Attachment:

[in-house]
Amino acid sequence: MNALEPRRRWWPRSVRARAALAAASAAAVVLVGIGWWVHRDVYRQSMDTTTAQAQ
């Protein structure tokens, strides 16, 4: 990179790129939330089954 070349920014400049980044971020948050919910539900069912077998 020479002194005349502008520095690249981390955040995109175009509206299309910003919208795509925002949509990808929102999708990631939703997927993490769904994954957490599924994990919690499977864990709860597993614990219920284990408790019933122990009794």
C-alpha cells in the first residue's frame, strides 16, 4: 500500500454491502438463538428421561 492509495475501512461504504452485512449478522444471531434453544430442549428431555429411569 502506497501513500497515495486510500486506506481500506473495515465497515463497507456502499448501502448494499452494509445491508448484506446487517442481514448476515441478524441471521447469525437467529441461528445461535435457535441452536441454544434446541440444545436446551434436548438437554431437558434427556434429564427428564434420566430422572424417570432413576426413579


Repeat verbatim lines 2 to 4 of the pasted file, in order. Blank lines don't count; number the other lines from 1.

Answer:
Amino acid sequence: MNALEPRRRWWPRSVRARAALAAASAAAVVLVGIGWWVHRDVYRQSMDTTTAQAQ
């Protein structure tokens, strides 16, 4: 990179790129939330089954 070349920014400049980044971020948050919910539900069912077998 020479002194005349502008520095690249981390955040995109175009509206299309910003919208795509925002949509990808929102999708990631939703997927993490769904994954957490599924994990919690499977864990709860597993614990219920284990408790019933122990009794």
C-alpha cells in the first residue's frame, strides 16, 4: 500500500454491502438463538428421561 492509495475501512461504504452485512449478522444471531434453544430442549428431555429411569 502506497501513500497515495486510500486506506481500506473495515465497515463497507456502499448501502448494499452494509445491508448484506446487517442481514448476515441478524441471521447469525437467529441461528445461535435457535441452536441454544434446541440444545436446551434436548438437554431437558434427556434429564427428564434420566430422572424417570432413576426413579